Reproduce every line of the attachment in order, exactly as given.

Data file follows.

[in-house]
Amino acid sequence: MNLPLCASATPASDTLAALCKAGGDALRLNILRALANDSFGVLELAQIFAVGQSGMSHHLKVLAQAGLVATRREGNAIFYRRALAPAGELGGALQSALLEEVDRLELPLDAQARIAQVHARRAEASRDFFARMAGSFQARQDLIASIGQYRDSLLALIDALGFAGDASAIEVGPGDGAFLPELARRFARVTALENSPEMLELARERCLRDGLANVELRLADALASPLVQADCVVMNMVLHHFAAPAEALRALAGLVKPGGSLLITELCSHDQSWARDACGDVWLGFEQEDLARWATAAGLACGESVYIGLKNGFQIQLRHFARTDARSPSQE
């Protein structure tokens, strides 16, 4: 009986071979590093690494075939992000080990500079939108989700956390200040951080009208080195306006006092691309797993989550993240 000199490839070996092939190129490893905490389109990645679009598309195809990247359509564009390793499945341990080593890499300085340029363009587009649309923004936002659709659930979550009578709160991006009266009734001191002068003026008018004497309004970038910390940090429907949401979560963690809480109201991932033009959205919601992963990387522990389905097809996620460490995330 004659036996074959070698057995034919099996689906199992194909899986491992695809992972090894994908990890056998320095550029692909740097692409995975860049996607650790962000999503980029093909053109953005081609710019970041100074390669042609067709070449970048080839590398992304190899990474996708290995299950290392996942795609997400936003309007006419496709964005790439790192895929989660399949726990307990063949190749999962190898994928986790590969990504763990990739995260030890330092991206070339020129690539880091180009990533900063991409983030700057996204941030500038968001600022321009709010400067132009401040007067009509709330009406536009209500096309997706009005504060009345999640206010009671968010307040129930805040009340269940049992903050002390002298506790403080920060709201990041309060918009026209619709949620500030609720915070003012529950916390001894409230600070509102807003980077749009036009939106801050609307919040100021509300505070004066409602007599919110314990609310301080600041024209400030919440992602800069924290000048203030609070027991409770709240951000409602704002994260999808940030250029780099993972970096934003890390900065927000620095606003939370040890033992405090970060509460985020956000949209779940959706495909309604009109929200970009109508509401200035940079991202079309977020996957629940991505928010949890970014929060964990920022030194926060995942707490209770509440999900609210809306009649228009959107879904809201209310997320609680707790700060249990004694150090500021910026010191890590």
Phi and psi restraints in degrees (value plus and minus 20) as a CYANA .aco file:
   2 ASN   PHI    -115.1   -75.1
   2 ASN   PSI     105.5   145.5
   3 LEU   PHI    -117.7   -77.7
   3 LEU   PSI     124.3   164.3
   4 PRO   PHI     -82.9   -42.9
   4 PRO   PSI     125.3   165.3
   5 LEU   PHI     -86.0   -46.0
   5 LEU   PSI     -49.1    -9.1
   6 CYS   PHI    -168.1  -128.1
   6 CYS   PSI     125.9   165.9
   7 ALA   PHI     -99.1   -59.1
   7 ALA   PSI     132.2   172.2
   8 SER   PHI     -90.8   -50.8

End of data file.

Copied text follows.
[in-house]
Amino acid sequence: MNLPLCASATPASDTLAALCKAGGDALRLNILRALANDSFGVLELAQIFAVGQSGMSHHLKVLAQAGLVATRREGNAIFYRRALAPAGELGGALQSALLEEVDRLELPLDAQARIAQVHARRAEASRDFFARMAGSFQARQDLIASIGQYRDSLLALIDALGFAGDASAIEVGPGDGAFLPELARRFARVTALENSPEMLELARERCLRDGLANVELRLADALASPLVQADCVVMNMVLHHFAAPAEALRALAGLVKPGGSLLITELCSHDQSWARDACGDVWLGFEQEDLARWATAAGLACGESVYIGLKNGFQIQLRHFARTDARSPSQE
């Protein structure tokens, strides 16, 4: 009986071979590093690494075939992000080990500079939108989700956390200040951080009208080195306006006092691309797993989550993240 000199490839070996092939190129490893905490389109990645679009598309195809990247359509564009390793499945341990080593890499300085340029363009587009649309923004936002659709659930979550009578709160991006009266009734001191002068003026008018004497309004970038910390940090429907949401979560963690809480109201991932033009959205919601992963990387522990389905097809996620460490995330 004659036996074959070698057995034919099996689906199992194909899986491992695809992972090894994908990890056998320095550029692909740097692409995975860049996607650790962000999503980029093909053109953005081609710019970041100074390669042609067709070449970048080839590398992304190899990474996708290995299950290392996942795609997400936003309007006419496709964005790439790192895929989660399949726990307990063949190749999962190898994928986790590969990504763990990739995260030890330092991206070339020129690539880091180009990533900063991409983030700057996204941030500038968001600022321009709010400067132009401040007067009509709330009406536009209500096309997706009005504060009345999640206010009671968010307040129930805040009340269940049992903050002390002298506790403080920060709201990041309060918009026209619709949620500030609720915070003012529950916390001894409230600070509102807003980077749009036009939106801050609307919040100021509300505070004066409602007599919110314990609310301080600041024209400030919440992602800069924290000048203030609070027991409770709240951000409602704002994260999808940030250029780099993972970096934003890390900065927000620095606003939370040890033992405090970060509460985020956000949209779940959706495909309604009109929200970009109508509401200035940079991202079309977020996957629940991505928010949890970014929060964990920022030194926060995942707490209770509440999900609210809306009649228009959107879904809201209310997320609680707790700060249990004694150090500021910026010191890590």
Phi and psi restraints in degrees (value plus and minus 20) as a CYANA .aco file:
   2 ASN   PHI    -115.1   -75.1
   2 ASN   PSI     105.5   145.5
   3 LEU   PHI    -117.7   -77.7
   3 LEU   PSI     124.3   164.3
   4 PRO   PHI     -82.9   -42.9
   4 PRO   PSI     125.3   165.3
   5 LEU   PHI     -86.0   -46.0
   5 LEU   PSI     -49.1    -9.1
   6 CYS   PHI    -168.1  -128.1
   6 CYS   PSI     125.9   165.9
   7 ALA   PHI     -99.1   -59.1
   7 ALA   PSI     132.2   172.2
   8 SER   PHI     -90.8   -50.8